Mom's not that crazy about the tattoos. She never was. But each time Markus Kennedy ducked through the front door of his Yeadon home, a new one adorned some very exposed part of his body.

There's the arcing one, emblazoned on his left shoulder, "Barbara Christina," with the names separated by a crucifix. Then there is the new one, on his very large and very long right bicep in capitalized scripted letters that reads, "F-O-E," for "Family Over Everything."

Barbara Kennedy playfully rolls her eyes as Markus shows off his new artwork. Then Markus beams a smile back at his mother, the winning and brilliant smile of a humble star, the cause of it all - a living tribute to her.

Markus Kennedy will make a verbal commitment today that should make some college basketball coach happy. Sources have told the Daily News that he will select Villanova over West Virginia and Temple. Kennedy won't say officially until today at 1:30 at his press conference at Living Faith Christian Academy, in Pennsauken, N.J.

What Villanova will be getting is a 6-9, 250-pound rising senior power forward who has three-point range, can bang inside, if needed, and fill coach Jay Wright's void for a large presence near the basket in 2010.

Somewhere near Markus when he makes his announcement will be mom. She's always been there.

"I'm the end result, but if you really want the star of the show, it's her, it's my mother," said Markus, who averaged 22 points and 12 rebounds his junior year at Living Faith. "My mother is the hero in all of this, being a single mother raising me, my brother and sister by herself, and all the work that she does. It's hard and she still sticks with it.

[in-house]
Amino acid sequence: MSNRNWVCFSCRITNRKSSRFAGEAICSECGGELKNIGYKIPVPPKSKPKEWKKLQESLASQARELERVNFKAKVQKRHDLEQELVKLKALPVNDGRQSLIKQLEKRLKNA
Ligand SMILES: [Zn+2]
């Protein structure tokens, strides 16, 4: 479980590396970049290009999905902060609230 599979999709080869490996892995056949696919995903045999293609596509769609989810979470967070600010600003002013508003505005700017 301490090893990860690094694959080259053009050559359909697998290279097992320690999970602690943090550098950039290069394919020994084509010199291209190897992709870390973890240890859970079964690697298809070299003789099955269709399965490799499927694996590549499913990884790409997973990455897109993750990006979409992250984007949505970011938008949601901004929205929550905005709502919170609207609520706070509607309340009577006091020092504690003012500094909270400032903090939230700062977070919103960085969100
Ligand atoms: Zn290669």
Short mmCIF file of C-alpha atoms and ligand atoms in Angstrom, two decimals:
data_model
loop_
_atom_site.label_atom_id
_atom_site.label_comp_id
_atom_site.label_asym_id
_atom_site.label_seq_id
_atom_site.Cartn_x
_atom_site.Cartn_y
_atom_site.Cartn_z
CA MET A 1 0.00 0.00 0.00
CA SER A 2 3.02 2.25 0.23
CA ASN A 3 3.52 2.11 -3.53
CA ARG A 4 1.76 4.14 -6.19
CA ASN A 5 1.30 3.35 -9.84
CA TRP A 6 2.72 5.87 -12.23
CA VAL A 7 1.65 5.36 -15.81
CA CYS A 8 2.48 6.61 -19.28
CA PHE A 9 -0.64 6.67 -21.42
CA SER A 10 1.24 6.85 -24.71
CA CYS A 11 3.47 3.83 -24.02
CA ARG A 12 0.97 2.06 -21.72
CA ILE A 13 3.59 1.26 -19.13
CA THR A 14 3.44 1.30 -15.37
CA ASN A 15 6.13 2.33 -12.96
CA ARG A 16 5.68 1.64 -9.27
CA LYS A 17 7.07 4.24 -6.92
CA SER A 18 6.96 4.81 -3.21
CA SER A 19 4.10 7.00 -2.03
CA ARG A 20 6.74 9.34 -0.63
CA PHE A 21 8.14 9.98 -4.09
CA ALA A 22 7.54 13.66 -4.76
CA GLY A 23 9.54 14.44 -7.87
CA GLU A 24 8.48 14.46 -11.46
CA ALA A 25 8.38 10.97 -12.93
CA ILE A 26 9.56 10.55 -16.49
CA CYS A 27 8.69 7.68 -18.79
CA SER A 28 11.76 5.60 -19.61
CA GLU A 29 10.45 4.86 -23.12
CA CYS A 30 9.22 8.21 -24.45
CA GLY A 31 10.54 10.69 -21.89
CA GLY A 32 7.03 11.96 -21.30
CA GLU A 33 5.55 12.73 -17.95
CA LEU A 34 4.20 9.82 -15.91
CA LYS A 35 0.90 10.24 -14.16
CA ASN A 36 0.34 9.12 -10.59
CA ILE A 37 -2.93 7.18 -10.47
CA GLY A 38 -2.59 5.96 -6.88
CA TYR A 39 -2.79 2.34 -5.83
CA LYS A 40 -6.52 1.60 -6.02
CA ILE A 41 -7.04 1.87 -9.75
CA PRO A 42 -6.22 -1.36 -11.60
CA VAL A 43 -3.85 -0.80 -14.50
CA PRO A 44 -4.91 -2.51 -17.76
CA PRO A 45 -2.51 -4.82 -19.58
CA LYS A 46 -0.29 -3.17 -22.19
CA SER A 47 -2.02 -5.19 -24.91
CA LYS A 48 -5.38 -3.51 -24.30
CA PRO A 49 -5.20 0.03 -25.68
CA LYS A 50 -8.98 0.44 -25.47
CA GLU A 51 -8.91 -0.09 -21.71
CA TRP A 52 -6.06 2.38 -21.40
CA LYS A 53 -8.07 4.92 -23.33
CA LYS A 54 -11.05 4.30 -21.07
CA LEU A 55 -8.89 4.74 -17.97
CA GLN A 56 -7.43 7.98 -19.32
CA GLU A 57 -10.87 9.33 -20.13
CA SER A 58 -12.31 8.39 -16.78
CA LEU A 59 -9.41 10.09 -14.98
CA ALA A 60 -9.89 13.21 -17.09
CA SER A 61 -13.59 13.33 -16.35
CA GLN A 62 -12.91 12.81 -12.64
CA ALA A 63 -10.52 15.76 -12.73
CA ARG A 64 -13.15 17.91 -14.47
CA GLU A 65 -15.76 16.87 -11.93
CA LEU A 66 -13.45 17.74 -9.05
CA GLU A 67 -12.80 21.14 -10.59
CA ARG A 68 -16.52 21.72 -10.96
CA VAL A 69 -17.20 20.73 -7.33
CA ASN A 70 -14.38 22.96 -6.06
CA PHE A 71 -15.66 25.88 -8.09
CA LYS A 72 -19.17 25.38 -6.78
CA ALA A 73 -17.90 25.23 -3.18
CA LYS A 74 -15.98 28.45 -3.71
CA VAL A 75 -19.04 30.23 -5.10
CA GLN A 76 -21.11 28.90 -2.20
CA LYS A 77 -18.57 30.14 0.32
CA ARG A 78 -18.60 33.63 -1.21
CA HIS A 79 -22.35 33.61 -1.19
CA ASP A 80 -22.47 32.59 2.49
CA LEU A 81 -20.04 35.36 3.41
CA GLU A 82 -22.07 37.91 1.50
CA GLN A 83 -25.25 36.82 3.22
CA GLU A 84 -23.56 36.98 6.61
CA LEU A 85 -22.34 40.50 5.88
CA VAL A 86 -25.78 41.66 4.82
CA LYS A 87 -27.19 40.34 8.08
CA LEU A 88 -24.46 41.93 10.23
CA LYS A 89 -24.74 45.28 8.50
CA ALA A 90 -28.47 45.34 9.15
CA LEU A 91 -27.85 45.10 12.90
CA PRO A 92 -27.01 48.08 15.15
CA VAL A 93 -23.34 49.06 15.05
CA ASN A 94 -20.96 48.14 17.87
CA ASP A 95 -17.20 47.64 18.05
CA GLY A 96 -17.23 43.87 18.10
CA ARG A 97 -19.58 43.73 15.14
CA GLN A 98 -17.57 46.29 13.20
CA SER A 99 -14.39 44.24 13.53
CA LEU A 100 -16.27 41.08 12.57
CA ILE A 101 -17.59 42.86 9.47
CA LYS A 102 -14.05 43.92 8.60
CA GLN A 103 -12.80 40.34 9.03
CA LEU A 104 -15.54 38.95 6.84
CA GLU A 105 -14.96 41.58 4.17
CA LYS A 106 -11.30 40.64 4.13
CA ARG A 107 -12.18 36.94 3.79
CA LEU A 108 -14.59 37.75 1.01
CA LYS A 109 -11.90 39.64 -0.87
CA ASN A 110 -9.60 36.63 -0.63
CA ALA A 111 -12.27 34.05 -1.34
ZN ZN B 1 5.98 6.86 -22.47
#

"She's the backbone of our family. I would be nowhere without her. There is a discipline there, and that comes from her. The way I am, it's because of her. Without her, I'd be nowhere, because it is just us."

Barbara Kennedy is trying to absorb as much of this time as she can. She's been a correctional officer at Graterford State Prison since July 1990, and about to leave Friday for a 3-month tour with the U.S. Air Force Reserves at New Jersey's McGuire Air Force Base. Today's announcement is a special, parting gift to her.

Just as it is how Markus turned out.

The Kennedys have been living in Yeadon for 3 years, but Markus grew up in Southwest Philadelphia, around 61st and Pine. Always large for his size - "I was a short, fat doughboy growing up," Markus says, laughing - he was frequently approached walking through parking lots, schoolyards, 'Hey, young boy, can you sell for me?'

He would just keep walking. He saw kids around him with new this or new that. Sure he wanted, but he was willing to play with two left shoes if he had to.

It was drugs that almost ravaged his family. Ross Kennedy, Markus' father who lives in Pittsburgh, is getting himself together. But when he lived with Barbara and the children, he was a functioning addict. That didn't get past Markus. He grew frustrated and angry. He wanted to change his last name to his mother's maiden name. He was 13 and the walls of his young life, he felt, were closing in on him.

"I believe in forgiveness, and Ross is a good man, a good man, he just struggles with some issues," Barbara said. "Markus saw up close what drugs can do, he saw what it could do to a family. He learned early. You could be angry about it and dwell, or keep it moving. I never gave him a chance to feel sorry for himself."